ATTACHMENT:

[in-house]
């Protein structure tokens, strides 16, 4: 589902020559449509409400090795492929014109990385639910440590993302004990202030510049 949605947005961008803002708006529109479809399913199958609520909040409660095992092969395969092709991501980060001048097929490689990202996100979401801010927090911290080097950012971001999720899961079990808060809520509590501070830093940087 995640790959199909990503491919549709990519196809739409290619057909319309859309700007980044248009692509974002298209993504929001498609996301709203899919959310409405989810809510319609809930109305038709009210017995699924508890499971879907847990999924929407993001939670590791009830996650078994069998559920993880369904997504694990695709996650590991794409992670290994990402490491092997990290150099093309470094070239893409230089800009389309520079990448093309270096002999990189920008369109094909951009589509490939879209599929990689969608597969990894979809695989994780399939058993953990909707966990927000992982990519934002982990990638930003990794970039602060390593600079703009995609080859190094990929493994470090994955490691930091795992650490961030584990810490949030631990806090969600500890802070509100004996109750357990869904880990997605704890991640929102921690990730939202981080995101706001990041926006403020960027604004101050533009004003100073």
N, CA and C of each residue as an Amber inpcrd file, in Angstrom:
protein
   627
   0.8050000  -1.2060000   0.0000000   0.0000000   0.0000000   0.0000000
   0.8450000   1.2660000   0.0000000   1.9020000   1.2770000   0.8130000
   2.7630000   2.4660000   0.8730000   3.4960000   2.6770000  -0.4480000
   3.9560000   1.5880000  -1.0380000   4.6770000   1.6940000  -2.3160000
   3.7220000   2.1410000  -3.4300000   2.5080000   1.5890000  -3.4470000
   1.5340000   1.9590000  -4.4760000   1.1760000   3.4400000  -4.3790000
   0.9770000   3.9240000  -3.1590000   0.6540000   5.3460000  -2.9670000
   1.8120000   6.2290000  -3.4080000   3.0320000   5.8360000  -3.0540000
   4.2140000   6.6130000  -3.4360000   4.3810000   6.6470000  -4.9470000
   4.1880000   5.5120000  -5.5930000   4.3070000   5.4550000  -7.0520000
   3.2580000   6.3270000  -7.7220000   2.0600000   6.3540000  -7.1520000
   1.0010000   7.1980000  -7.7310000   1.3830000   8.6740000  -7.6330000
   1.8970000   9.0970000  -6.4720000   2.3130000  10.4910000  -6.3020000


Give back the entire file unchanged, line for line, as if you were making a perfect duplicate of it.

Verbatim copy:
[in-house]
């Protein structure tokens, strides 16, 4: 589902020559449509409400090795492929014109990385639910440590993302004990202030510049 949605947005961008803002708006529109479809399913199958609520909040409660095992092969395969092709991501980060001048097929490689990202996100979401801010927090911290080097950012971001999720899961079990808060809520509590501070830093940087 995640790959199909990503491919549709990519196809739409290619057909319309859309700007980044248009692509974002298209993504929001498609996301709203899919959310409405989810809510319609809930109305038709009210017995699924508890499971879907847990999924929407993001939670590791009830996650078994069998559920993880369904997504694990695709996650590991794409992670290994990402490491092997990290150099093309470094070239893409230089800009389309520079990448093309270096002999990189920008369109094909951009589509490939879209599929990689969608597969990894979809695989994780399939058993953990909707966990927000992982990519934002982990990638930003990794970039602060390593600079703009995609080859190094990929493994470090994955490691930091795992650490961030584990810490949030631990806090969600500890802070509100004996109750357990869904880990997605704890991640929102921690990730939202981080995101706001990041926006403020960027604004101050533009004003100073």
N, CA and C of each residue as an Amber inpcrd file, in Angstrom:
protein
   627
   0.8050000  -1.2060000   0.0000000   0.0000000   0.0000000   0.0000000
   0.8450000   1.2660000   0.0000000   1.9020000   1.2770000   0.8130000
   2.7630000   2.4660000   0.8730000   3.4960000   2.6770000  -0.4480000
   3.9560000   1.5880000  -1.0380000   4.6770000   1.6940000  -2.3160000
   3.7220000   2.1410000  -3.4300000   2.5080000   1.5890000  -3.4470000
   1.5340000   1.9590000  -4.4760000   1.1760000   3.4400000  -4.3790000
   0.9770000   3.9240000  -3.1590000   0.6540000   5.3460000  -2.9670000
   1.8120000   6.2290000  -3.4080000   3.0320000   5.8360000  -3.0540000
   4.2140000   6.6130000  -3.4360000   4.3810000   6.6470000  -4.9470000
   4.1880000   5.5120000  -5.5930000   4.3070000   5.4550000  -7.0520000
   3.2580000   6.3270000  -7.7220000   2.0600000   6.3540000  -7.1520000
   1.0010000   7.1980000  -7.7310000   1.3830000   8.6740000  -7.6330000
   1.8970000   9.0970000  -6.4720000   2.3130000  10.4910000  -6.3020000